What would happen to the interest rates when investors prefer equity investment to bond/debt investment? If more and more investors invest in equity, funds flow to stock market rather than to the bond market or commercial banks. People will buy shares by paying more and thus is expected to get a lower amount of dividend yield. But my concern is not that. When funds are withdrawn from the debt market, there is an immediate shortage of funds in that market which will trigger an increase in the interest rate as long as the credit is demanded as it is. But can we expect this to happen? As soon as the people who need/demand credit get to know that people prefer equity investment to debt/bond investment, they will go for higher equity financing rather than debt financing. This will surely happe n because tax savings from debt financing will get a bit risky because of a higher cost of debt (higher interest) and a higher likelihood of bankruptcy cost and all that, according to Modigliani and Miller proposition. And as tax savings get risky, valuation models are supposed to work in a neutral manner (meaning higher tax savings due to higher cost of debt is discounted by a higher required rate of return due to higher risk). So, my question is, there would not be any increase in the interest rate after a while because equity financing will be more preferable and demand for credit goes down. The supply and demand curve of credit each shifts and the effect in interest should be neutral (at least approximately), right?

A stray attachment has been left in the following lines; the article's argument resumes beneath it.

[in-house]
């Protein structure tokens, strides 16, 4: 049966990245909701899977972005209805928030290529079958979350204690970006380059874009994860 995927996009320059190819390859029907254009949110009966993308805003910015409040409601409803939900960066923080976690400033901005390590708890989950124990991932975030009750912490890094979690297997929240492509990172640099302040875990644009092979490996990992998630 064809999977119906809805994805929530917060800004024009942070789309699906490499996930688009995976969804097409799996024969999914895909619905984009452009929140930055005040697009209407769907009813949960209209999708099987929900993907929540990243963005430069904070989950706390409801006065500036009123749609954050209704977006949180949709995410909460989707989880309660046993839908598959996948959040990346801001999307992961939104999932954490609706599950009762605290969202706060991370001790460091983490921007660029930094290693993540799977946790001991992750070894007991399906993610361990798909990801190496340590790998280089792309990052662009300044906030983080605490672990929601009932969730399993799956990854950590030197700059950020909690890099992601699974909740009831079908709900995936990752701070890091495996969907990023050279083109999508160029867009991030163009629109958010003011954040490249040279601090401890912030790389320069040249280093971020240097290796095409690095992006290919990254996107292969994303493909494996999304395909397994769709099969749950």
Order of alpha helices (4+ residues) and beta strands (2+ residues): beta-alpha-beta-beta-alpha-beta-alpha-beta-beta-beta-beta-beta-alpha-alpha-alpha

I think yields will increase to a point. If the equity market is booming, it probably makes more sense to raise capital via equities at a higher offering price.